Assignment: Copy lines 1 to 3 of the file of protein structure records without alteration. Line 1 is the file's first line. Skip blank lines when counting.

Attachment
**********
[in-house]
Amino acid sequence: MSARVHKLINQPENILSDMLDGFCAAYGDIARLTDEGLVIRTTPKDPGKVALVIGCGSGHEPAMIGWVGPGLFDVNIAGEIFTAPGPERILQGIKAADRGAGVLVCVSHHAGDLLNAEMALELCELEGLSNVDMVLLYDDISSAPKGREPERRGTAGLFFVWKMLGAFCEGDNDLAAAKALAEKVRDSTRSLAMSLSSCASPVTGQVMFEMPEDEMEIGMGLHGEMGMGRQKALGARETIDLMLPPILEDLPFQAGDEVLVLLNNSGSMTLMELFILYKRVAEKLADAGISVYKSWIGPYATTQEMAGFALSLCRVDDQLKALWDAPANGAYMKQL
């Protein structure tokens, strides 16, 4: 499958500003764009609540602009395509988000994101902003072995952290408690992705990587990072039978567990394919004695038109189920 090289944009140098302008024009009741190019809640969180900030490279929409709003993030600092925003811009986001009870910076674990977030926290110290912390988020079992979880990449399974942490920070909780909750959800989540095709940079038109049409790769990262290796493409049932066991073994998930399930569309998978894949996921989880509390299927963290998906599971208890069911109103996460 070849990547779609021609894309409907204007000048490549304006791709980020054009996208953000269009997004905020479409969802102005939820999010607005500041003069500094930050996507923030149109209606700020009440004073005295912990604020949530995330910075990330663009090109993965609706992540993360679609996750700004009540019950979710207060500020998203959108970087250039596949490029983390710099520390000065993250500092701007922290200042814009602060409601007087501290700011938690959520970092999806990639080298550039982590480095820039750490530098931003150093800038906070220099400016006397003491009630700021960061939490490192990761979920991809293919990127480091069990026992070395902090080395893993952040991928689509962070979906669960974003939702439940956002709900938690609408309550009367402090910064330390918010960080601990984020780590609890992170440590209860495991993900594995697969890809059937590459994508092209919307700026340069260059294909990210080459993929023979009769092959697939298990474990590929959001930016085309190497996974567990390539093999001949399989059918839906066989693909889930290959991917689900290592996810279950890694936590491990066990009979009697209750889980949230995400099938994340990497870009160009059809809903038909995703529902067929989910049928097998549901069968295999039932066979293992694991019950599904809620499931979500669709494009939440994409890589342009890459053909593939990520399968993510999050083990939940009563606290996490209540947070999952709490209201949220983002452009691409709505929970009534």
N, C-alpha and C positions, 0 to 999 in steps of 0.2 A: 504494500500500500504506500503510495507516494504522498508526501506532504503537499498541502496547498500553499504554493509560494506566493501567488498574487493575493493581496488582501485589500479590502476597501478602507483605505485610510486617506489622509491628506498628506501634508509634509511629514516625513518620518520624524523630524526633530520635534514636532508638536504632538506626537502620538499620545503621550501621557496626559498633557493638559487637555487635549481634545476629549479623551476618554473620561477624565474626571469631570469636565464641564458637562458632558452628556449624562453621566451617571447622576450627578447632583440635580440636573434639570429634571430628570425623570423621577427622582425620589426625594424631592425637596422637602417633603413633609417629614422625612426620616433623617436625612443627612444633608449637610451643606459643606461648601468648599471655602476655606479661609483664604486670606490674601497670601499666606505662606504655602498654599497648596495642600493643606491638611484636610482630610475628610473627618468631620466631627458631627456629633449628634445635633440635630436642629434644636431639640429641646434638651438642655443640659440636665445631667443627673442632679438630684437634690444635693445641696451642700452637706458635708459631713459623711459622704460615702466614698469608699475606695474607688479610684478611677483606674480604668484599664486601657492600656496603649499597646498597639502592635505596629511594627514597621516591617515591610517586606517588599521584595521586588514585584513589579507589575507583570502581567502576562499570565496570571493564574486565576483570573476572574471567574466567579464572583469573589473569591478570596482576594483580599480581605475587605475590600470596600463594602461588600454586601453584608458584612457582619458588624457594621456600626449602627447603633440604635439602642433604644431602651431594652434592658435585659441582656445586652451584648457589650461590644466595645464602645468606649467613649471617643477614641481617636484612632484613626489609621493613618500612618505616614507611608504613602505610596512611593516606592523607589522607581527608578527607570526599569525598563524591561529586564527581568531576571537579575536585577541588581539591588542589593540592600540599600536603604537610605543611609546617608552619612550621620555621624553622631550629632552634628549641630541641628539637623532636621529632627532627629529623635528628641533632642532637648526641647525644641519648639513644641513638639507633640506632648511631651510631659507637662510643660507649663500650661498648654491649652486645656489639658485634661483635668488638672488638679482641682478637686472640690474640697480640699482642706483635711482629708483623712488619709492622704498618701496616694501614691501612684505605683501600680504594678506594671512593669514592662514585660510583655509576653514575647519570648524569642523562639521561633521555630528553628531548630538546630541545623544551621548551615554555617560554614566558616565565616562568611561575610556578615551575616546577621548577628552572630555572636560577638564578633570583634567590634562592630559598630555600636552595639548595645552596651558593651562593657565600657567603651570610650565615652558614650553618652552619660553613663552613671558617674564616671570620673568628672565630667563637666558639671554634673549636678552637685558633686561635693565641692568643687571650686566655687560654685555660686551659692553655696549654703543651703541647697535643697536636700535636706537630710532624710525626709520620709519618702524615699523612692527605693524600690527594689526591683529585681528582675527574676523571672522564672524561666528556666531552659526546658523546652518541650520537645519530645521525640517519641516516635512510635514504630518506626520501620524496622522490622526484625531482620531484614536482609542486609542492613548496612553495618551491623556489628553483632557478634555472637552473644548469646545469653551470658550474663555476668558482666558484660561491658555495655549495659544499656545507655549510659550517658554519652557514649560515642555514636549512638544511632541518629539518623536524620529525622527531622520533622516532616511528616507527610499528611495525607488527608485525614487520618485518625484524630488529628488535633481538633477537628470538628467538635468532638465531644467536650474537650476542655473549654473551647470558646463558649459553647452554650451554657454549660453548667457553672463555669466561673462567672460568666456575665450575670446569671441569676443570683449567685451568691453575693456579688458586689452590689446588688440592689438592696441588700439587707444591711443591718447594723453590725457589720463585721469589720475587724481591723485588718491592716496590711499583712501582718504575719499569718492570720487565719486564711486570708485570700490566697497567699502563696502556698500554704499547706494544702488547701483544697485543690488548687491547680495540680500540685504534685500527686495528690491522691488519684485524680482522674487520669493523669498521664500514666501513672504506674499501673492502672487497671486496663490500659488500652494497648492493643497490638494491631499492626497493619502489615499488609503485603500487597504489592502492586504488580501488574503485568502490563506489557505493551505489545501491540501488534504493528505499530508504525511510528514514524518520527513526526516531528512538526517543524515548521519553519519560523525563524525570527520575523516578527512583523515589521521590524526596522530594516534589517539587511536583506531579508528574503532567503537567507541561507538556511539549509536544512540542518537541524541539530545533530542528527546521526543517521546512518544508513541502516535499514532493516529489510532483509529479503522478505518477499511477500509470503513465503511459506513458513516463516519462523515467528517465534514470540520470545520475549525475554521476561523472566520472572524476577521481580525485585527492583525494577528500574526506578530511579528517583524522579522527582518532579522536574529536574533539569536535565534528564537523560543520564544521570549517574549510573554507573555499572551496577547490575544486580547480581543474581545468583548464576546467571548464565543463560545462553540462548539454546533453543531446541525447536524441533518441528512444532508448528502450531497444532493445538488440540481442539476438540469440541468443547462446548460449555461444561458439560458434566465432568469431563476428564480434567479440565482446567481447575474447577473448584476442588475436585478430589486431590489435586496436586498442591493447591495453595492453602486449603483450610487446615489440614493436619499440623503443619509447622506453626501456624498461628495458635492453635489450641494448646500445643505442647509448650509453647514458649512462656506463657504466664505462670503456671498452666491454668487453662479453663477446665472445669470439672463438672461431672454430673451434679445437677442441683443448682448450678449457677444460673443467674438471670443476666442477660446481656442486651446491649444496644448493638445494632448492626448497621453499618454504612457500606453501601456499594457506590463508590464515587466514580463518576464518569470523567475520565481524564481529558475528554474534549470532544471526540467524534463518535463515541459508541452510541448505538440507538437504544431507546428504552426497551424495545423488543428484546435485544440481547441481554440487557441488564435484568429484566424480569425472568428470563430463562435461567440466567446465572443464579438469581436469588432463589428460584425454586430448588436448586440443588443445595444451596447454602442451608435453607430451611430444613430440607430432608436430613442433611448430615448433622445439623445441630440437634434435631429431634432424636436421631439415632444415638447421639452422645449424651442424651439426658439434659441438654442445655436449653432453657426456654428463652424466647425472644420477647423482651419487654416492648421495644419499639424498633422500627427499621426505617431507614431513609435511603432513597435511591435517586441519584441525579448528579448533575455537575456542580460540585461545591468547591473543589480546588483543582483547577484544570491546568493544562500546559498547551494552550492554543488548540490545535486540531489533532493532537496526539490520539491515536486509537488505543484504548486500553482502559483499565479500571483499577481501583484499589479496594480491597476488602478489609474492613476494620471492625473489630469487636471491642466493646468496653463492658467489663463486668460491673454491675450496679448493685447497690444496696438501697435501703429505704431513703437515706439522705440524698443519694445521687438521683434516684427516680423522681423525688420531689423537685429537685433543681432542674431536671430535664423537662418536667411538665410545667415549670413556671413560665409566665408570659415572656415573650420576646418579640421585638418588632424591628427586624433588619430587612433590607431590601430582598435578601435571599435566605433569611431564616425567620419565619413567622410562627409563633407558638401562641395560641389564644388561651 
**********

[in-house]
Amino acid sequence: MSARVHKLINQPENILSDMLDGFCAAYGDIARLTDEGLVIRTTPKDPGKVALVIGCGSGHEPAMIGWVGPGLFDVNIAGEIFTAPGPERILQGIKAADRGAGVLVCVSHHAGDLLNAEMALELCELEGLSNVDMVLLYDDISSAPKGREPERRGTAGLFFVWKMLGAFCEGDNDLAAAKALAEKVRDSTRSLAMSLSSCASPVTGQVMFEMPEDEMEIGMGLHGEMGMGRQKALGARETIDLMLPPILEDLPFQAGDEVLVLLNNSGSMTLMELFILYKRVAEKLADAGISVYKSWIGPYATTQEMAGFALSLCRVDDQLKALWDAPANGAYMKQL
């Protein structure tokens, strides 16, 4: 499958500003764009609540602009395509988000994101902003072995952290408690992705990587990072039978567990394919004695038109189920 090289944009140098302008024009009741190019809640969180900030490279929409709003993030600092925003811009986001009870910076674990977030926290110290912390988020079992979880990449399974942490920070909780909750959800989540095709940079038109049409790769990262290796493409049932066991073994998930399930569309998978894949996921989880509390299927963290998906599971208890069911109103996460 070849990547779609021609894309409907204007000048490549304006791709980020054009996208953000269009997004905020479409969802102005939820999010607005500041003069500094930050996507923030149109209606700020009440004073005295912990604020949530995330910075990330663009090109993965609706992540993360679609996750700004009540019950979710207060500020998203959108970087250039596949490029983390710099520390000065993250500092701007922290200042814009602060409601007087501290700011938690959520970092999806990639080298550039982590480095820039750490530098931003150093800038906070220099400016006397003491009630700021960061939490490192990761979920991809293919990127480091069990026992070395902090080395893993952040991928689509962070979906669960974003939702439940956002709900938690609408309550009367402090910064330390918010960080601990984020780590609890992170440590209860495991993900594995697969890809059937590459994508092209919307700026340069260059294909990210080459993929023979009769092959697939298990474990590929959001930016085309190497996974567990390539093999001949399989059918839906066989693909889930290959991917689900290592996810279950890694936590491990066990009979009697209750889980949230995400099938994340990497870009160009059809809903038909995703529902067929989910049928097998549901069968295999039932066979293992694991019950599904809620499931979500669709494009939440994409890589342009890459053909593939990520399968993510999050083990939940009563606290996490209540947070999952709490209201949220983002452009691409709505929970009534």